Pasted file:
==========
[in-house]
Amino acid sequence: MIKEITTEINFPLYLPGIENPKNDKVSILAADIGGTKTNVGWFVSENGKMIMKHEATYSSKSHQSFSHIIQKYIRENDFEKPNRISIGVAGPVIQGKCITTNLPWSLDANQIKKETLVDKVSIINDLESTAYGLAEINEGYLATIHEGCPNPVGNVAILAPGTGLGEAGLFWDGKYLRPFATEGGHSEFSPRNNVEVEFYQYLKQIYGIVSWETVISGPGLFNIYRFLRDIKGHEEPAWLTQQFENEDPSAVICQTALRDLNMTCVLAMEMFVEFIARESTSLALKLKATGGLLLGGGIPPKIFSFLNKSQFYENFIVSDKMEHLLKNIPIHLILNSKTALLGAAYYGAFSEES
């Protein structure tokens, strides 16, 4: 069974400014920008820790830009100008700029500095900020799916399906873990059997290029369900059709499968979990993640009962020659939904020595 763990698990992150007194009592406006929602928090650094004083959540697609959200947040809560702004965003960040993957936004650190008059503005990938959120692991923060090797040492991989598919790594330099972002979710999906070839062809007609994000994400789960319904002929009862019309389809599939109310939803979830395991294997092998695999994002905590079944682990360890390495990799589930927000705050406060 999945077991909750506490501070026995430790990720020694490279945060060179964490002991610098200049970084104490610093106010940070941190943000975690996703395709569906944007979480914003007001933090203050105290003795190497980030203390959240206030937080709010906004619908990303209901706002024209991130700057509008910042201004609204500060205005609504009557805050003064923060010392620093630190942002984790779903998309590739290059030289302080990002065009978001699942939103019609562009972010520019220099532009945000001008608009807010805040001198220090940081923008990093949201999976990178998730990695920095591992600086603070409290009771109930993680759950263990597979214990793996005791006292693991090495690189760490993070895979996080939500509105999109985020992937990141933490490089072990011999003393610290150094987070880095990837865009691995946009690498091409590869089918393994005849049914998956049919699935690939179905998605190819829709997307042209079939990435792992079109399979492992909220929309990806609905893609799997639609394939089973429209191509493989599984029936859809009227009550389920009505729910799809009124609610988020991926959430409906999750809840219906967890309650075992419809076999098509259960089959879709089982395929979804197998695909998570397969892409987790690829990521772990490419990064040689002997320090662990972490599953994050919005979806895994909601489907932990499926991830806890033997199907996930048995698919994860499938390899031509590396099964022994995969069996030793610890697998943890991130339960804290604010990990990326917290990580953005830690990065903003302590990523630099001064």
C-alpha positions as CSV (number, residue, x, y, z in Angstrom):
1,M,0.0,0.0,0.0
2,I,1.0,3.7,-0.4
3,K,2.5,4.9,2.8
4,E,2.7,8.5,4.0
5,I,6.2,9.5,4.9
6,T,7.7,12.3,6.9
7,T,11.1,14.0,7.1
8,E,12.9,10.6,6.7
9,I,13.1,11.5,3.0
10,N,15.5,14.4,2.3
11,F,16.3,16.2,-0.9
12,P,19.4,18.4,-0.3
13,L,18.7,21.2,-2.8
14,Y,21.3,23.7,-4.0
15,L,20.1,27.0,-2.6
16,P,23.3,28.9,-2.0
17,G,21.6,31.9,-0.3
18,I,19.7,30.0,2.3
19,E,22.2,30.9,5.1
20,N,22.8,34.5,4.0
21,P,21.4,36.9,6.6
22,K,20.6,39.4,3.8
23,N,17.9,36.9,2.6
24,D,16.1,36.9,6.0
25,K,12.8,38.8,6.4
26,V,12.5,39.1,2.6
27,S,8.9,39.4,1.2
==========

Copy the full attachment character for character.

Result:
[in-house]
Amino acid sequence: MIKEITTEINFPLYLPGIENPKNDKVSILAADIGGTKTNVGWFVSENGKMIMKHEATYSSKSHQSFSHIIQKYIRENDFEKPNRISIGVAGPVIQGKCITTNLPWSLDANQIKKETLVDKVSIINDLESTAYGLAEINEGYLATIHEGCPNPVGNVAILAPGTGLGEAGLFWDGKYLRPFATEGGHSEFSPRNNVEVEFYQYLKQIYGIVSWETVISGPGLFNIYRFLRDIKGHEEPAWLTQQFENEDPSAVICQTALRDLNMTCVLAMEMFVEFIARESTSLALKLKATGGLLLGGGIPPKIFSFLNKSQFYENFIVSDKMEHLLKNIPIHLILNSKTALLGAAYYGAFSEES
């Protein structure tokens, strides 16, 4: 069974400014920008820790830009100008700029500095900020799916399906873990059997290029369900059709499968979990993640009962020659939904020595 763990698990992150007194009592406006929602928090650094004083959540697609959200947040809560702004965003960040993957936004650190008059503005990938959120692991923060090797040492991989598919790594330099972002979710999906070839062809007609994000994400789960319904002929009862019309389809599939109310939803979830395991294997092998695999994002905590079944682990360890390495990799589930927000705050406060 999945077991909750506490501070026995430790990720020694490279945060060179964490002991610098200049970084104490610093106010940070941190943000975690996703395709569906944007979480914003007001933090203050105290003795190497980030203390959240206030937080709010906004619908990303209901706002024209991130700057509008910042201004609204500060205005609504009557805050003064923060010392620093630190942002984790779903998309590739290059030289302080990002065009978001699942939103019609562009972010520019220099532009945000001008608009807010805040001198220090940081923008990093949201999976990178998730990695920095591992600086603070409290009771109930993680759950263990597979214990793996005791006292693991090495690189760490993070895979996080939500509105999109985020992937990141933490490089072990011999003393610290150094987070880095990837865009691995946009690498091409590869089918393994005849049914998956049919699935690939179905998605190819829709997307042209079939990435792992079109399979492992909220929309990806609905893609799997639609394939089973429209191509493989599984029936859809009227009550389920009505729910799809009124609610988020991926959430409906999750809840219906967890309650075992419809076999098509259960089959879709089982395929979804197998695909998570397969892409987790690829990521772990490419990064040689002997320090662990972490599953994050919005979806895994909601489907932990499926991830806890033997199907996930048995698919994860499938390899031509590396099964022994995969069996030793610890697998943890991130339960804290604010990990990326917290990580953005830690990065903003302590990523630099001064």
C-alpha positions as CSV (number, residue, x, y, z in Angstrom):
1,M,0.0,0.0,0.0
2,I,1.0,3.7,-0.4
3,K,2.5,4.9,2.8
4,E,2.7,8.5,4.0
5,I,6.2,9.5,4.9
6,T,7.7,12.3,6.9
7,T,11.1,14.0,7.1
8,E,12.9,10.6,6.7
9,I,13.1,11.5,3.0
10,N,15.5,14.4,2.3
11,F,16.3,16.2,-0.9
12,P,19.4,18.4,-0.3
13,L,18.7,21.2,-2.8
14,Y,21.3,23.7,-4.0
15,L,20.1,27.0,-2.6
16,P,23.3,28.9,-2.0
17,G,21.6,31.9,-0.3
18,I,19.7,30.0,2.3
19,E,22.2,30.9,5.1
20,N,22.8,34.5,4.0
21,P,21.4,36.9,6.6
22,K,20.6,39.4,3.8
23,N,17.9,36.9,2.6
24,D,16.1,36.9,6.0
25,K,12.8,38.8,6.4
26,V,12.5,39.1,2.6
27,S,8.9,39.4,1.2